Brian Kagen pick: “Keiko Shokon,” by Diane Skoss

“Training in the classical martial arts takes place within the context of a time-honored and very Japanese social structure that has at its center the transmission of tradition. These arts can be thought of as living history, preserving principles of combat and details of etiquette of an era long past. Yet they also serve a multitude of purposes in our modern world, ranging from “spiritual forging” to the cultivation of skills that are practical despite the archaic weapons employed. It comes as no surprise, then, that growing numbers of Westerners are becoming interested in these ancient Japanese arts.”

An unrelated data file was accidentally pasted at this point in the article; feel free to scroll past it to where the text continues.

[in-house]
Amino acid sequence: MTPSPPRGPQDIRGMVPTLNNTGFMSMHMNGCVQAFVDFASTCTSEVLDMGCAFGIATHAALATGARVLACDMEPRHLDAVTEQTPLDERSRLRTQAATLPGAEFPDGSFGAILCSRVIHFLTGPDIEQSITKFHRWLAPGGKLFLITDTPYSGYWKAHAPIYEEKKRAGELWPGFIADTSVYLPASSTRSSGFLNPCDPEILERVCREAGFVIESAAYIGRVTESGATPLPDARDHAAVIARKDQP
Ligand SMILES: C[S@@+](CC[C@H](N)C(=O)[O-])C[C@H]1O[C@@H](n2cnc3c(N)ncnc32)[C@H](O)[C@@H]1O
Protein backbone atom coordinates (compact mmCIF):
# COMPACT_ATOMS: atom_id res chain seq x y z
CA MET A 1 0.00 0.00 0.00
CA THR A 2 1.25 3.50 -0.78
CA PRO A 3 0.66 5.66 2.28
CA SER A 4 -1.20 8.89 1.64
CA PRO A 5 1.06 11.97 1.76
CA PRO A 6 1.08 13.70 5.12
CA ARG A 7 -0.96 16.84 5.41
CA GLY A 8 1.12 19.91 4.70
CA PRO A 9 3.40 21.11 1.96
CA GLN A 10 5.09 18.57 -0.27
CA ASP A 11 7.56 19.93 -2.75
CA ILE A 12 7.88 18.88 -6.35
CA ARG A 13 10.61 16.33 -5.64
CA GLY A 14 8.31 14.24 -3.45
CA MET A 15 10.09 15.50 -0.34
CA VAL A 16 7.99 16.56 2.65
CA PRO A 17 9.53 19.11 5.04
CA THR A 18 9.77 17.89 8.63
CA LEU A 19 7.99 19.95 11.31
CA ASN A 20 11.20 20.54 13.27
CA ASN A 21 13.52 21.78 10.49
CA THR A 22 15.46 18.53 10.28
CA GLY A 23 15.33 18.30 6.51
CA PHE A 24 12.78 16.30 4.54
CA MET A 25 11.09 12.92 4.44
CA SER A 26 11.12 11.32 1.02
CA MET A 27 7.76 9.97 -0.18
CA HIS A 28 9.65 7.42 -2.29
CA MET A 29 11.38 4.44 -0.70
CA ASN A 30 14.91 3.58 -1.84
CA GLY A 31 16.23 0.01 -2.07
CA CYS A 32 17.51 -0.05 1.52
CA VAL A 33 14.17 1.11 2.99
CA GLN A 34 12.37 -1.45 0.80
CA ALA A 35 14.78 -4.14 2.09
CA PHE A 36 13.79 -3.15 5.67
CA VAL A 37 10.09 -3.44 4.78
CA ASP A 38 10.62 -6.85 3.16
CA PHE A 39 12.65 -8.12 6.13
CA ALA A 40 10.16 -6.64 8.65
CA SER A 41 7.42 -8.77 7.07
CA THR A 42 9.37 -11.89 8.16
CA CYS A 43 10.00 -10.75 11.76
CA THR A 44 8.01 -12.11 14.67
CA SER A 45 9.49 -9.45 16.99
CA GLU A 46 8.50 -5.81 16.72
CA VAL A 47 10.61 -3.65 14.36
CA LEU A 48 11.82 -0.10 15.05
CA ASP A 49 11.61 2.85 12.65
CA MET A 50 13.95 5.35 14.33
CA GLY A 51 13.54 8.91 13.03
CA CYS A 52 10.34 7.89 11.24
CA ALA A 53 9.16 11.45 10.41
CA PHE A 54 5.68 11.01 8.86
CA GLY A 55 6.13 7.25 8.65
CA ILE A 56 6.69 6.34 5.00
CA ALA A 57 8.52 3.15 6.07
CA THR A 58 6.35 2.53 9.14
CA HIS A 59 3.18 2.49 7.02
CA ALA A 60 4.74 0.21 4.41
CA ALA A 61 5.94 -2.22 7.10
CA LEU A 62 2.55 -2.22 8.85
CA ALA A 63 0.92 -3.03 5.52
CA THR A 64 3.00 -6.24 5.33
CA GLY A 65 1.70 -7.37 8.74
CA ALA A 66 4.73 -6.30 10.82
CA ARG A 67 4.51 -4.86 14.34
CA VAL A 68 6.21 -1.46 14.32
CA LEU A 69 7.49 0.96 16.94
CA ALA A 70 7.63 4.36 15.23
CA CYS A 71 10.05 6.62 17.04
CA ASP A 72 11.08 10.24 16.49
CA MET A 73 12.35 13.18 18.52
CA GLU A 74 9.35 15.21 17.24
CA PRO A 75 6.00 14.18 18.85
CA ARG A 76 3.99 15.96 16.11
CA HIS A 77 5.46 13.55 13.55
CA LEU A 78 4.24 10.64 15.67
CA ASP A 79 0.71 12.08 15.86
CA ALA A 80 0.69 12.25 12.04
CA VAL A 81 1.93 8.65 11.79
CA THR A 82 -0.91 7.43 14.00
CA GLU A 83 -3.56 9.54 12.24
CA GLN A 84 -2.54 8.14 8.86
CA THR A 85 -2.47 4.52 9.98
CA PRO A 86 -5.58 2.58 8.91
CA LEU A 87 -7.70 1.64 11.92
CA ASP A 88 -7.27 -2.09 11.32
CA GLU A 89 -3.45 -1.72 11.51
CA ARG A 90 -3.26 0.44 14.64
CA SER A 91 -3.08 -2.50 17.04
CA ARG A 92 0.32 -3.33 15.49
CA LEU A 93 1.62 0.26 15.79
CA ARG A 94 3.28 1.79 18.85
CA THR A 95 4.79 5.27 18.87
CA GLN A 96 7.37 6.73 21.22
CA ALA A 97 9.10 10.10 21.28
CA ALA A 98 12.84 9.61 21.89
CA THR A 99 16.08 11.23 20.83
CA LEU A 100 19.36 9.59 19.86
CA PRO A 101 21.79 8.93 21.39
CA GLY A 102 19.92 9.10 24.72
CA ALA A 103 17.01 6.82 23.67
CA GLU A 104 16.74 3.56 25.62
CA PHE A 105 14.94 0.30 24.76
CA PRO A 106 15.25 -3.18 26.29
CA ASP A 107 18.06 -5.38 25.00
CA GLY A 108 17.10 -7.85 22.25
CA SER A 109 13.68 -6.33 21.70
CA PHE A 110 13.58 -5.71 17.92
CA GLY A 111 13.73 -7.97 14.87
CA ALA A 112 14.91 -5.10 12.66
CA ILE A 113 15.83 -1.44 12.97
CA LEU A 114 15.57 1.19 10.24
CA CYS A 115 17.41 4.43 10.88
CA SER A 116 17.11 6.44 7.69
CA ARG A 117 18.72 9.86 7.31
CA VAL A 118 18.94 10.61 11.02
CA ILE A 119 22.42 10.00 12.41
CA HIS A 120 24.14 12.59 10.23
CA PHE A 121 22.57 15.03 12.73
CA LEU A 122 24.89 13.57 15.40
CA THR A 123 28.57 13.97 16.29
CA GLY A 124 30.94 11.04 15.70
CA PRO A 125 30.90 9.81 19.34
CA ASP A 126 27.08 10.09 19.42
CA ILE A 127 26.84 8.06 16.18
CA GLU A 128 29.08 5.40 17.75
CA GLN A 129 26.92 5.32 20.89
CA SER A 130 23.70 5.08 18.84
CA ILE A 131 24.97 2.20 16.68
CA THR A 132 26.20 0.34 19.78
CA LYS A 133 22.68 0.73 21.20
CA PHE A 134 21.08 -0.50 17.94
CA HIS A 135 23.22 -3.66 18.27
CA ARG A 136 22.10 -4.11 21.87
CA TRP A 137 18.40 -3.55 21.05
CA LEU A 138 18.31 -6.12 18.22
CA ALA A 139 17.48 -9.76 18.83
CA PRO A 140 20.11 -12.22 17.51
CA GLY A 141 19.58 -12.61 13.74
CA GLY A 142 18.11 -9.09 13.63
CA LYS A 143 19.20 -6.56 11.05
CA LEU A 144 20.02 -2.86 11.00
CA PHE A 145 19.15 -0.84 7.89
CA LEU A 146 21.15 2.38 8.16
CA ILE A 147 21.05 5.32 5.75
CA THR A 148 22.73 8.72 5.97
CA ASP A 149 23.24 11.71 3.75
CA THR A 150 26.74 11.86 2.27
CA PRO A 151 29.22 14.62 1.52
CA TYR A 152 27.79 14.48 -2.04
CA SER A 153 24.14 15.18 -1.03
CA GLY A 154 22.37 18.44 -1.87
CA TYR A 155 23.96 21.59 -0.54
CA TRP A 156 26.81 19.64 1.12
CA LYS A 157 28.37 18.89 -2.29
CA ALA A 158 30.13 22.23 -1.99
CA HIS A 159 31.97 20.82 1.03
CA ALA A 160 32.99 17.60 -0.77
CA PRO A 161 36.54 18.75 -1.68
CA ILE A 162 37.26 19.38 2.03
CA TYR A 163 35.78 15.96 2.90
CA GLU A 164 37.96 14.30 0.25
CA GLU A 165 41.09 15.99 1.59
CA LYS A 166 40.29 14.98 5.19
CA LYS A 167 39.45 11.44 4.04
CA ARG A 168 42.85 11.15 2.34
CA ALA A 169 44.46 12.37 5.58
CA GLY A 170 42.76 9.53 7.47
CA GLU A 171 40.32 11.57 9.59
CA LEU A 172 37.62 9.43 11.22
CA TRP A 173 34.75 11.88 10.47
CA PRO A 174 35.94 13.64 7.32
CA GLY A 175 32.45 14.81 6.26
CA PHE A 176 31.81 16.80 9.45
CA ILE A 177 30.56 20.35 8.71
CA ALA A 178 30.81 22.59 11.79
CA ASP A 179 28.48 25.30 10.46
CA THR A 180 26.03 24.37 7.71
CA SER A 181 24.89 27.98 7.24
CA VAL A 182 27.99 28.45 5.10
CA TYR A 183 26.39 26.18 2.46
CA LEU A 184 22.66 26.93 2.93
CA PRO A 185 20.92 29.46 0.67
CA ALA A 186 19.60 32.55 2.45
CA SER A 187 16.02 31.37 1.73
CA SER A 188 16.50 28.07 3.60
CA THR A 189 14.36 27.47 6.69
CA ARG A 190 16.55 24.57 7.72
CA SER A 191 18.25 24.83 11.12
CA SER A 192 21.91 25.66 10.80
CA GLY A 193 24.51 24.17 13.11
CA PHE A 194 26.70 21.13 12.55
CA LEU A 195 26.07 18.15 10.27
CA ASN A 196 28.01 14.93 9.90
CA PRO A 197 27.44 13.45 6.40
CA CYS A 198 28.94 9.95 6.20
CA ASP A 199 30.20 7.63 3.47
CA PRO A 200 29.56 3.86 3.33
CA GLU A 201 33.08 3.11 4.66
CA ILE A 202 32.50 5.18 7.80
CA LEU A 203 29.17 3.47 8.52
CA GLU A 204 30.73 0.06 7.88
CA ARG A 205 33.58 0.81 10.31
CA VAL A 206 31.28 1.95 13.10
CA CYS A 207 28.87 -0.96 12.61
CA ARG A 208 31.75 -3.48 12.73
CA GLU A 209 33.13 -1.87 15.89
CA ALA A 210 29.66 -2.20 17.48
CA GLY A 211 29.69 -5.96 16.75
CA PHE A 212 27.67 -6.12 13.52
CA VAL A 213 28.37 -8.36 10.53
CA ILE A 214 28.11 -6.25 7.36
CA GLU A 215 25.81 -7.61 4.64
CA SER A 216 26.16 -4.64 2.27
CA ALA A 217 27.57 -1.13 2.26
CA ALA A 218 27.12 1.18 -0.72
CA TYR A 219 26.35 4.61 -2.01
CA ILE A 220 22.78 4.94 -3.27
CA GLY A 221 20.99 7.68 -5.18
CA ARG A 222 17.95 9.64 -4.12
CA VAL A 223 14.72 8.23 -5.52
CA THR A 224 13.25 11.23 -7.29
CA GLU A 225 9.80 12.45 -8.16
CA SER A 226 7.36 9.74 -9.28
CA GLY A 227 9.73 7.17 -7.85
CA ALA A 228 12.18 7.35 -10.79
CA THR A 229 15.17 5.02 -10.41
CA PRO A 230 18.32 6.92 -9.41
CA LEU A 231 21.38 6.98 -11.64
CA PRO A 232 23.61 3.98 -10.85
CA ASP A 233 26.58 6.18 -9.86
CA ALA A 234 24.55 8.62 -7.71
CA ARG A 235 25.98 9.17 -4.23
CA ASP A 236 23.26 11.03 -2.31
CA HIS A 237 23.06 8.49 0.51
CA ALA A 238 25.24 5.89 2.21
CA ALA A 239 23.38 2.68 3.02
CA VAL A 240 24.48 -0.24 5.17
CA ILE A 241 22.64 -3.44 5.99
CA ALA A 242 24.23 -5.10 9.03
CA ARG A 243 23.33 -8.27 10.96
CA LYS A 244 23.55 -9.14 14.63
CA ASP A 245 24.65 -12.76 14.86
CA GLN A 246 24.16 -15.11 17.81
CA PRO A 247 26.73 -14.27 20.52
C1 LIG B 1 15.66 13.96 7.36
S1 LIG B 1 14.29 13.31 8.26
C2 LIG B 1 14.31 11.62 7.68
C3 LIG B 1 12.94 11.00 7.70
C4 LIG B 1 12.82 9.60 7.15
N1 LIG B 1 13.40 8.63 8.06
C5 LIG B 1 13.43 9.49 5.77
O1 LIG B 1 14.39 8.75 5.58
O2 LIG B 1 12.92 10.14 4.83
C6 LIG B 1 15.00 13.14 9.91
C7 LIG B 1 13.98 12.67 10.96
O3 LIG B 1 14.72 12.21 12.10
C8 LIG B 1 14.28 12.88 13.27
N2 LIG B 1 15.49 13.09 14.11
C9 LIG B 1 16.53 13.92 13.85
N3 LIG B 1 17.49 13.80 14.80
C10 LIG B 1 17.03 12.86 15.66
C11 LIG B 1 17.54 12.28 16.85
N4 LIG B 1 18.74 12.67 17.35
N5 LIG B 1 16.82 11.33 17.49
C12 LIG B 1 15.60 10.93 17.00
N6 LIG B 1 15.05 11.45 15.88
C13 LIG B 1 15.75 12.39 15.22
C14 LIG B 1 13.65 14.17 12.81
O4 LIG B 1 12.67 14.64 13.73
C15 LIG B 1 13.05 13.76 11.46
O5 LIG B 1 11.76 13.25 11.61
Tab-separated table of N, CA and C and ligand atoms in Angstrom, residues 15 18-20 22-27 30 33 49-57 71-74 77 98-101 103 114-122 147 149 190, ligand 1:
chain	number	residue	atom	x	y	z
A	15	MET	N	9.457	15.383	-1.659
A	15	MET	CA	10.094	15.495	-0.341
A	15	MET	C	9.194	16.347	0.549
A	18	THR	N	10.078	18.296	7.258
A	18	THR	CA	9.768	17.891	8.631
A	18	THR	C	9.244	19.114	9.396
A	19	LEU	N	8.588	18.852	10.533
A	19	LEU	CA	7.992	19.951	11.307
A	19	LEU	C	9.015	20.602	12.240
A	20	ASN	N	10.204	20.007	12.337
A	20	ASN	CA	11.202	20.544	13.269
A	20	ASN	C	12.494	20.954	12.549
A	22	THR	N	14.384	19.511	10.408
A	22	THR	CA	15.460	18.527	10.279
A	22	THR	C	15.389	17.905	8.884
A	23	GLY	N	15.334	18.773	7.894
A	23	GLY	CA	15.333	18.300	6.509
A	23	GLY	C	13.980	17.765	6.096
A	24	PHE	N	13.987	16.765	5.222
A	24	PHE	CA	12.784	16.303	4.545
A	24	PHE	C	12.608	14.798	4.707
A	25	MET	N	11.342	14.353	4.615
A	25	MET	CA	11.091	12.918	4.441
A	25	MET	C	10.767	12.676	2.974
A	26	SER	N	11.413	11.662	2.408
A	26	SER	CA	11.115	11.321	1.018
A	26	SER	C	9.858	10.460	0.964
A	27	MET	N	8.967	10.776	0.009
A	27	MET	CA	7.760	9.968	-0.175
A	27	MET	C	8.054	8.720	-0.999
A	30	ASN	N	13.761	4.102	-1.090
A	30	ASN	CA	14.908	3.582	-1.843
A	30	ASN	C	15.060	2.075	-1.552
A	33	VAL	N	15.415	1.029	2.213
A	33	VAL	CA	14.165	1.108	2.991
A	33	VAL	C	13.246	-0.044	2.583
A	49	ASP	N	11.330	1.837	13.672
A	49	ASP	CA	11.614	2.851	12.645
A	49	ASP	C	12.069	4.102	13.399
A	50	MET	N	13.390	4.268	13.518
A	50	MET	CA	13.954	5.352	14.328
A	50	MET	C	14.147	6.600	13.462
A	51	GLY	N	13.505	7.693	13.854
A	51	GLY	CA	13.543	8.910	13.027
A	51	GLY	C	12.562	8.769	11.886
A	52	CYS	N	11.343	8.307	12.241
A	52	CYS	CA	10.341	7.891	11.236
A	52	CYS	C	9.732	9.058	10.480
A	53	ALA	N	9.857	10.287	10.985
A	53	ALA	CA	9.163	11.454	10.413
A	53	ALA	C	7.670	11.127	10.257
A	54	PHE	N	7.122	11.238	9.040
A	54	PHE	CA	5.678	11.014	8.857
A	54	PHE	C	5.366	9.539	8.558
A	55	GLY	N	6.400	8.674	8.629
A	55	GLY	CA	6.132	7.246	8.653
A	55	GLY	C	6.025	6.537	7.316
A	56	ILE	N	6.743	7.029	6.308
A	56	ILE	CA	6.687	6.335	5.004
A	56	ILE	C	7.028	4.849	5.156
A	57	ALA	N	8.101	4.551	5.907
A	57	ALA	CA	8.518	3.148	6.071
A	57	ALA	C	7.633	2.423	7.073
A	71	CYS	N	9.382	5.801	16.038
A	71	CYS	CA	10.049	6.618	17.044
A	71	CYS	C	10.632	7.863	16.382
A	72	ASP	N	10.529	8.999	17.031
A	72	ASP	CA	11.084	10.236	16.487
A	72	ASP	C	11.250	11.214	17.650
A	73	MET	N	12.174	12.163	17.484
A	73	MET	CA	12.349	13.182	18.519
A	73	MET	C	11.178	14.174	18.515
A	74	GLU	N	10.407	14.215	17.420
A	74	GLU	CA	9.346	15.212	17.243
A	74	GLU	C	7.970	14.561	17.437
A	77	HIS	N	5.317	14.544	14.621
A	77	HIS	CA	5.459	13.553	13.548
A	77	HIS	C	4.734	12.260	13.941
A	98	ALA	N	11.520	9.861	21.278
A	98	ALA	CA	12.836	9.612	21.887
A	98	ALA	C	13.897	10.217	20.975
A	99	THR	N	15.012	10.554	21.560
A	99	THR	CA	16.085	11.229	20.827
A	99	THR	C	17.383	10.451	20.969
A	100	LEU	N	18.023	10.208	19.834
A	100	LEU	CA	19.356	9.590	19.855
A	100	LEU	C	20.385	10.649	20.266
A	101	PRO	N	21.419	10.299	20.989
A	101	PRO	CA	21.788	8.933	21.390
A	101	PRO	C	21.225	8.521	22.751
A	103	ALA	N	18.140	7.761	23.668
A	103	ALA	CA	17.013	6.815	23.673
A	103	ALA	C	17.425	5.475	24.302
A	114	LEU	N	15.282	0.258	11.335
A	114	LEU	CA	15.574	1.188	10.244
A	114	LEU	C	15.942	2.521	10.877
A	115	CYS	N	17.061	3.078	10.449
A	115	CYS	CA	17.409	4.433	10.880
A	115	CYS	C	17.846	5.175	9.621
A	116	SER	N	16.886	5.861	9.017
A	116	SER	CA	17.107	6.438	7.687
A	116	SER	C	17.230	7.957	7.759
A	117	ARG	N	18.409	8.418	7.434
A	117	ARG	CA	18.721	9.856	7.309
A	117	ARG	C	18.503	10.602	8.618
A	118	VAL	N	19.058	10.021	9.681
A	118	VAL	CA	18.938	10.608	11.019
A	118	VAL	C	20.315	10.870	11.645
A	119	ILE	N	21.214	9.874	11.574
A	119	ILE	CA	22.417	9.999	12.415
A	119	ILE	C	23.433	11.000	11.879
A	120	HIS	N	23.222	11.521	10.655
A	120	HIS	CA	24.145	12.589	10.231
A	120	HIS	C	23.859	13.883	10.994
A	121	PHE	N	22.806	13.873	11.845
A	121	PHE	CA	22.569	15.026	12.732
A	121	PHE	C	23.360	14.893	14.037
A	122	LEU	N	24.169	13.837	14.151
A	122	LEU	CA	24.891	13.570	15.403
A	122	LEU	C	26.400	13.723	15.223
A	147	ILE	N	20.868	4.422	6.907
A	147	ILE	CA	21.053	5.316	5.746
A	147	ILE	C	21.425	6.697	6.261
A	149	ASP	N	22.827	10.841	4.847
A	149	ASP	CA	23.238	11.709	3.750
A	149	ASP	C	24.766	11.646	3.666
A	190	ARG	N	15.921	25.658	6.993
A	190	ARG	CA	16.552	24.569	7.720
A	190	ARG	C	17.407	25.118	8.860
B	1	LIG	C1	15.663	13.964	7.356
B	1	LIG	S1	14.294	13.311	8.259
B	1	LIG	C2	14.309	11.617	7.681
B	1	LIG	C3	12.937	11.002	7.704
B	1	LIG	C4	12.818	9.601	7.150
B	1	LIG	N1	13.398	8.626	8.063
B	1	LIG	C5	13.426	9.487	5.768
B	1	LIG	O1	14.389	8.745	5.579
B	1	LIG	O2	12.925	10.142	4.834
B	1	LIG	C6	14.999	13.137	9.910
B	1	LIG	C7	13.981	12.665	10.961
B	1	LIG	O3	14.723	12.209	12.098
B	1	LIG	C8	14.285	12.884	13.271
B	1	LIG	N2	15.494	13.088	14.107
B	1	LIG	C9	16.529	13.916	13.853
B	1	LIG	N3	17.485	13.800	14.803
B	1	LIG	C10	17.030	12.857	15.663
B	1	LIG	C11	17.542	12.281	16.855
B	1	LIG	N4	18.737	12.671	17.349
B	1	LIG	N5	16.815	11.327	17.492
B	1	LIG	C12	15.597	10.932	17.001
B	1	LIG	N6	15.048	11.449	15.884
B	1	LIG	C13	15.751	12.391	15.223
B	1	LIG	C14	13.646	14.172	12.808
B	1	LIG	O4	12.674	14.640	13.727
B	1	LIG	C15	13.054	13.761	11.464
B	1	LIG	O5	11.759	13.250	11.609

Brian Kagen is an avid web researcher with a particular interest in martial arts. His training background includes both judo and aikido. He has contributed hundreds of article links over the years for AJ readers.

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  1. …using edged or blunt weapons may be archaic, but remains a pretty common and efficacious way to kill. understanding them remains a pretty efficacious way of frustrating such an attempt.

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